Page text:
Boycotts - ours and theirs

In the Middle Ages, it was common non-Jewish practice to periodically proclaim boycotts against Jewish commerce, work and professions.

By BEREL WEIN
November 14, 2007 10:33
3 minute read.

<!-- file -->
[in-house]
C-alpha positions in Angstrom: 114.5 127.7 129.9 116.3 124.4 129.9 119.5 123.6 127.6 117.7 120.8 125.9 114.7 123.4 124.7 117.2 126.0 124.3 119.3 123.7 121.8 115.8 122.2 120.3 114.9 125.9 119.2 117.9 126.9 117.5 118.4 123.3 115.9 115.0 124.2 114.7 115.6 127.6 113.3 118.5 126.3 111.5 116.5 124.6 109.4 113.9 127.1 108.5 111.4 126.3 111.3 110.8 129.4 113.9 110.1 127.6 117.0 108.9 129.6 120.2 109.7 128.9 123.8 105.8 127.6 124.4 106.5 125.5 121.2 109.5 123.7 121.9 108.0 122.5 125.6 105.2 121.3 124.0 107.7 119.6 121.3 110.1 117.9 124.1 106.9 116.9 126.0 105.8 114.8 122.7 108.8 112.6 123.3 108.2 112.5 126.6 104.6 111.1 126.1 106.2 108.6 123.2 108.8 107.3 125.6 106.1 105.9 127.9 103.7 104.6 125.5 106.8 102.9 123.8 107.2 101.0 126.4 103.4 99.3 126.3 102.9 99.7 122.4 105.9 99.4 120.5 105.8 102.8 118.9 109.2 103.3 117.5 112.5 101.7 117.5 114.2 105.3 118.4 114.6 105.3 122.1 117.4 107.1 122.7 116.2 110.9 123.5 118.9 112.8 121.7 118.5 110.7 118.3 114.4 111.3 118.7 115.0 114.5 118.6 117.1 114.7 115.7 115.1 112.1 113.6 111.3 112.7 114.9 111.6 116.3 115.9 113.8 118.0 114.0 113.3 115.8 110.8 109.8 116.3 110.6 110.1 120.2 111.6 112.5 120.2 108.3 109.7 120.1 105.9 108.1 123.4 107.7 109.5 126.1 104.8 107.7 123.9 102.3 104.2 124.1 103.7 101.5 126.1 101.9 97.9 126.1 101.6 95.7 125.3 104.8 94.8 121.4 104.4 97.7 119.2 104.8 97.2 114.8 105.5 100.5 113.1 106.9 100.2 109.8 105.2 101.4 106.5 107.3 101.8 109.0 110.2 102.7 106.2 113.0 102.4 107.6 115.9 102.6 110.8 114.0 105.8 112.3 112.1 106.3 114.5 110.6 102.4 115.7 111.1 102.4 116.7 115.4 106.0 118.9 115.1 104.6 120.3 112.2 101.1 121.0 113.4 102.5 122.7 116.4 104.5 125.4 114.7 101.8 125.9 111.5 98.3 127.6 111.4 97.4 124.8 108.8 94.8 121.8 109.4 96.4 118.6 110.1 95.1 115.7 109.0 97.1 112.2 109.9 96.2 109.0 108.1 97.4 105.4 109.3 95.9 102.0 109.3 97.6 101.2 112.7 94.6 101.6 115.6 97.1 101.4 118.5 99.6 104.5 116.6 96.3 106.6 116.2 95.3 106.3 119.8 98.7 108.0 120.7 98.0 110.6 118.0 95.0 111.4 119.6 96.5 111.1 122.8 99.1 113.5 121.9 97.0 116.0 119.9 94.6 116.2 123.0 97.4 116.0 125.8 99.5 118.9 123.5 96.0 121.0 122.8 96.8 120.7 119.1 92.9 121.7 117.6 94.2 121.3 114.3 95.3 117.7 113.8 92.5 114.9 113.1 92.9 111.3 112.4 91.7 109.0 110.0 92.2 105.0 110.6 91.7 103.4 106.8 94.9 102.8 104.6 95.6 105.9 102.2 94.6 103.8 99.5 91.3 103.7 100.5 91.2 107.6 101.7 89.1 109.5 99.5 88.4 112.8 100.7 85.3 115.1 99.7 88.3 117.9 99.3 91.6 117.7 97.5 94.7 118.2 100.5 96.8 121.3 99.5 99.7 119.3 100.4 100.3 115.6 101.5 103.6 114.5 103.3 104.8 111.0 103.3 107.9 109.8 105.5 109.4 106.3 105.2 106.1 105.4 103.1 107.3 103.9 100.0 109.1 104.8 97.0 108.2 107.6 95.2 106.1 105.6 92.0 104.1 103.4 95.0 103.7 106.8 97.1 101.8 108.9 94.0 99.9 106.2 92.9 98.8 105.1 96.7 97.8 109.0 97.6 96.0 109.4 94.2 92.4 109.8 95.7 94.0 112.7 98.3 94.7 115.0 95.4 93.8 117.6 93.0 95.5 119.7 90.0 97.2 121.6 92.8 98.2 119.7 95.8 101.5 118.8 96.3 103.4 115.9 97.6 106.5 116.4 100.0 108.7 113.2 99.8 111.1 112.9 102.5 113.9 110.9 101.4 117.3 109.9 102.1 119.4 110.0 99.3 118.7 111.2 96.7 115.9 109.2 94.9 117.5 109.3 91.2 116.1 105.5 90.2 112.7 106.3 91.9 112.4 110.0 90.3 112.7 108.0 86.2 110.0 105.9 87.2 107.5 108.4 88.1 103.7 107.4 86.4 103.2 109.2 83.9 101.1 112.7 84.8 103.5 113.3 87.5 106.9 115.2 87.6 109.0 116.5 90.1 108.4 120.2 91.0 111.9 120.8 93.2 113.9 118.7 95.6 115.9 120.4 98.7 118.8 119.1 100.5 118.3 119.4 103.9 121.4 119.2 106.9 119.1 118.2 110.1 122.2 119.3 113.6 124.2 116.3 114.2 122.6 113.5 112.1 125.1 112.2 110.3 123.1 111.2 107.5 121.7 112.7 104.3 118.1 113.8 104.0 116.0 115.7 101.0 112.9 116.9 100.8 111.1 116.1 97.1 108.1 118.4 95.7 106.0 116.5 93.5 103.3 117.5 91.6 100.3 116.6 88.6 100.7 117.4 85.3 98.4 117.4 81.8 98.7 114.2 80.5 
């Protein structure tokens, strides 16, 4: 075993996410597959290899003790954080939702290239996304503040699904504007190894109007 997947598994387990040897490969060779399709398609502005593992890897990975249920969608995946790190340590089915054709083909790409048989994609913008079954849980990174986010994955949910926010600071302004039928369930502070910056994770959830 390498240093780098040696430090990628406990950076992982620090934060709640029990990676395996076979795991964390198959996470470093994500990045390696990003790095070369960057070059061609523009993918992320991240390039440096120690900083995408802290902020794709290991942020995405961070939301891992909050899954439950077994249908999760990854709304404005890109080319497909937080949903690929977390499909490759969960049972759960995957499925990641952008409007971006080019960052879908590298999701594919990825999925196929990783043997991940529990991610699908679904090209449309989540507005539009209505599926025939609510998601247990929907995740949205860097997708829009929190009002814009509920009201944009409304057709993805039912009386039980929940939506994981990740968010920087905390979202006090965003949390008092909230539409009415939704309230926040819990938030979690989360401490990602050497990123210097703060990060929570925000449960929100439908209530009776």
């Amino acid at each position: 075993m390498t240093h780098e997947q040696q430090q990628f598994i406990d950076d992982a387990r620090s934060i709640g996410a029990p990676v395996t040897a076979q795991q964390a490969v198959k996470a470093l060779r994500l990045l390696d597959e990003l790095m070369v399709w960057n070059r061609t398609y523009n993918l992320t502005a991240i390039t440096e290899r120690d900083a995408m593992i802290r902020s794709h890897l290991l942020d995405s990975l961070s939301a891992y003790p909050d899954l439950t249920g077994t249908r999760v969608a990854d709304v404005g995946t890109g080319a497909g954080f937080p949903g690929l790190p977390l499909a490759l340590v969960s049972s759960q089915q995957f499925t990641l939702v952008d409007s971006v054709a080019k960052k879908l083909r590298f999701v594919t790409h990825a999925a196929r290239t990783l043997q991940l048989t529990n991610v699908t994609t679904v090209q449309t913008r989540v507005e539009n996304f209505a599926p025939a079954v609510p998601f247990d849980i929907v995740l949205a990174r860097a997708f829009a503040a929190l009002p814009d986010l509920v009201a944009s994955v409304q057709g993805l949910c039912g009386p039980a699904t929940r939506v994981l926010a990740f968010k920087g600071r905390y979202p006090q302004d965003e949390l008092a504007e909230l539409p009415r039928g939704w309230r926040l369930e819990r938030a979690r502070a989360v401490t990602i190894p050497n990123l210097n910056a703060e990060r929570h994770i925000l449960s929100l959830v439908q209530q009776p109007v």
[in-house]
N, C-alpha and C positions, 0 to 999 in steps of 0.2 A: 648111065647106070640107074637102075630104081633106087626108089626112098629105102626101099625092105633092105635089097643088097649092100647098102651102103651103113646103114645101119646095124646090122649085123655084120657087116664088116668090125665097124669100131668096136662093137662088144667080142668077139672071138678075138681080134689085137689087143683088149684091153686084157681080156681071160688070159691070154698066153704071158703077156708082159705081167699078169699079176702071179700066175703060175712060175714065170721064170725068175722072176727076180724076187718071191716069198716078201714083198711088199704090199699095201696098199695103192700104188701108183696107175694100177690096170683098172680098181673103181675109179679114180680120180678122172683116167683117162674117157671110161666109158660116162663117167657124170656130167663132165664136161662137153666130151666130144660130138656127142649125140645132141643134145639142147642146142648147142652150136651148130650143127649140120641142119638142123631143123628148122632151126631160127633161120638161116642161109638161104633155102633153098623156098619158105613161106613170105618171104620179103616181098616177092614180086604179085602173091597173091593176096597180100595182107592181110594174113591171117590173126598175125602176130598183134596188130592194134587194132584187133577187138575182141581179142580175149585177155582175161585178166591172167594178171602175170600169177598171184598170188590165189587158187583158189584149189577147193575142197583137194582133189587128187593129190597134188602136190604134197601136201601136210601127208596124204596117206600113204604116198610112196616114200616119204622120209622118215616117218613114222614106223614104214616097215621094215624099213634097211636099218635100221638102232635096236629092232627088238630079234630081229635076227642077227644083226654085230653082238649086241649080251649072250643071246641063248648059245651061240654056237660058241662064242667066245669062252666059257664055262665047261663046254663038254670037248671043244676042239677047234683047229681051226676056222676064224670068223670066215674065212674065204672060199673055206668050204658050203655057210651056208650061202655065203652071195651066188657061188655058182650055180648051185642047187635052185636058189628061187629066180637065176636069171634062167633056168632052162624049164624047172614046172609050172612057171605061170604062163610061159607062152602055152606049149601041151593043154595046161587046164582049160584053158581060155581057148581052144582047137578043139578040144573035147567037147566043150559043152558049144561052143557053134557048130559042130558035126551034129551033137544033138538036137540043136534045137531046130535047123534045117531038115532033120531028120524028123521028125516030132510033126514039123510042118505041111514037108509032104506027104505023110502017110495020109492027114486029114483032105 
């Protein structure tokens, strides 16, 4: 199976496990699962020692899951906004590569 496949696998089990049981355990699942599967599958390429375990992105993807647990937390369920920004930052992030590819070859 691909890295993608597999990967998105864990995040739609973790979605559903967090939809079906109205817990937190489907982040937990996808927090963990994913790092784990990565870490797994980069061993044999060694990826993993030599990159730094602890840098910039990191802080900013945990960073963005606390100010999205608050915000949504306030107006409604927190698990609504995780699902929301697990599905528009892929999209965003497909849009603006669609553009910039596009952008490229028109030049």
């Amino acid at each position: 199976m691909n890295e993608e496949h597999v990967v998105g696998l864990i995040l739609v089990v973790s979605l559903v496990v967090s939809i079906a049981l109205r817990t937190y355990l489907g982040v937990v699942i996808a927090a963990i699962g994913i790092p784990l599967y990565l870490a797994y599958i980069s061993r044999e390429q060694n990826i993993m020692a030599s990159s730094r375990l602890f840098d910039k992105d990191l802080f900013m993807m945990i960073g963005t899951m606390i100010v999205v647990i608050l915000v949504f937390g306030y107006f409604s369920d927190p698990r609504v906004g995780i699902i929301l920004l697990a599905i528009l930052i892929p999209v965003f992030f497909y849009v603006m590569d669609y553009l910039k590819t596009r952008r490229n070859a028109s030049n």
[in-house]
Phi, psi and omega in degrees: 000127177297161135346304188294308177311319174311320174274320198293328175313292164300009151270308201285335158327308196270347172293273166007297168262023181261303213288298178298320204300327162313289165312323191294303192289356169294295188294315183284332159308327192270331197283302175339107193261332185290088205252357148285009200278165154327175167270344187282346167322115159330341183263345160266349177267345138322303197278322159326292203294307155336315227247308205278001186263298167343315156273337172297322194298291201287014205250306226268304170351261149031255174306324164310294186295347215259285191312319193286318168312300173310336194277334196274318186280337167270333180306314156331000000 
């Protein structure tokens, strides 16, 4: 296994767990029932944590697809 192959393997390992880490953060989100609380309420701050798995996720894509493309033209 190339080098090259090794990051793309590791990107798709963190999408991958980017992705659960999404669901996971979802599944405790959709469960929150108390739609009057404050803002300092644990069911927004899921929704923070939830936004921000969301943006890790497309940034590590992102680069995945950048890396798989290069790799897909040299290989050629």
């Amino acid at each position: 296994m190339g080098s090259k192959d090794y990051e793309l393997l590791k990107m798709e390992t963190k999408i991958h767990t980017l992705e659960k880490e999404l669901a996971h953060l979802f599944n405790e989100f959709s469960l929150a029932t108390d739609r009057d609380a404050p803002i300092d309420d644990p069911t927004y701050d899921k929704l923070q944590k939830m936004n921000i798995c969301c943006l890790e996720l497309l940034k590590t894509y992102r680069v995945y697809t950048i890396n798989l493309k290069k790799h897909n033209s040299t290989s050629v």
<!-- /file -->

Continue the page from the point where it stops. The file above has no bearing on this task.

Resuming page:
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The recent spate of boycott threats imposed on the Jewish state by certain European countries - especially leftist British academics - and the 60-year-long boycott against Israel by Arab and Muslim countries brings to mind historical events associated with boycotts in which Jews participated as victims and, sometimes, initiators. In the Middle Ages, it was common non-Jewish practice to periodically proclaim boycotts against Jewish commerce, work and professions. The Church in its heyday encouraged such boycotts as a means of encouraging Jews to convert to Christianity. No Jews were allowed to belong to the trade guilds, and various forms of discrimination against Jews were instituted through legal and economic boycotts. However, in many, if not most, cases, the boycotts were relatively short-lived and not very effective. The Catholic prince needed his Jewish physician and financier as much as the physician and financier needed the Catholic prince, so even though in theory the boycott attempts were meant to be all-inclusive, in practice they were not. Many a non-Jew had his or her "good Jew" whose services and abilities were necessary for his own welfare and well-being. Jews fulfilled so many vital economic roles, such as keeping stores that were open on Sunday, that the general non-Jewish population after a time realized that it could not do without them. Thus, boycotts, painful and psychologically disturbing as they may have been to the Jews, were not really in the long run an effective weapon against Jewish interests. It was simply a counterproductive tactic. In the 16th century, after the expulsion of the Jews from the Iberian Peninsula, Jews were scattered all over the Mediterranean basin. Jews settled especially in Italy and were active in commerce, competing with established Christian firms and economies. In the port of Ancona, prohibitive measures against Jews and Jewish concerns were proclaimed and enforced by the authorities. Dona Gracia Beatrice Mendes, the famed and pious Jewish financier and influential adviser to the sultan of the Ottoman Empire, retaliated against Ancona by announcing a Jewish boycott of the port, its facilities and commerce. Due to her wealth and influential standing, she felt confident that her backing of the boycott would have its desired effect. However, in spite of her Herculean efforts to enforce the boycott, it soon proved to be ineffective. Jewish merchants, themselves more interested in their immediate financial gain, refused to abide by the boycott and it soon became obvious that Ancona had little to fear from Dona Gracia Beatrice Mendes's boycott proclamation. Various other smaller, more local, boycotts were proclaimed by the Jewish leaders over the centuries to help ameliorate the terrible conditions under which European Jewry labored. Eventually, these boycotts failed, again because Jewish merchants themselves were unable to sacrifice their own self-interest. Just as in the case of the Christian boycotts, the Jewish boycotters soon learned that the boycotters needed the services and wealth of the boycotted as much as did the boycotted need the boycotters. It is hard to change human nature. As the Nazi persecution of Jews in Germany in the 1930s intensified, American Jewish organizations and commercial firms called for a boycott of German products and services. The boycott was not really effective, since America was then in the midst of the Great Depression and was not really positioned to boycott anyone. Nevertheless, Hitler used the excuse of the Jewish boycott initiative to further increase the persecution of German Jews. He declared it to be an act of aggression by world Jewry against Germany, thus justifying his claim that international world Jewry was at war with Germany and the Aryan race. Jews were therefore caught in a catch-22 regarding the proposed boycott and it soon disappeared from the political and organizational scene. After the Holocaust, there was a further attempt to boycott German goods and services. Many individual Jews maintain such a boycott today. However, after the German restitution agreements were accepted by the State of Israel and the Claims Conference, no mass boycott against Germany by Jews has materialized. From all of the above, it seems that boycotts, unpleasant and frustrating as they may appear, have little effect in the long run. The Arab boycott of Israel has proven to be woefully porous on an individual basis. Again, self-interest on both sides trumps the nationalistic, ideological or religious fervor that instituted the boycott pronouncement in the first place. The English boycott of Israeli academics has also fizzled. Apparently, boycotts should not be the weapon of choice in conflicts and struggles. The writer is a noted scholar, historian, speaker and educator. www.rabbiwein.com

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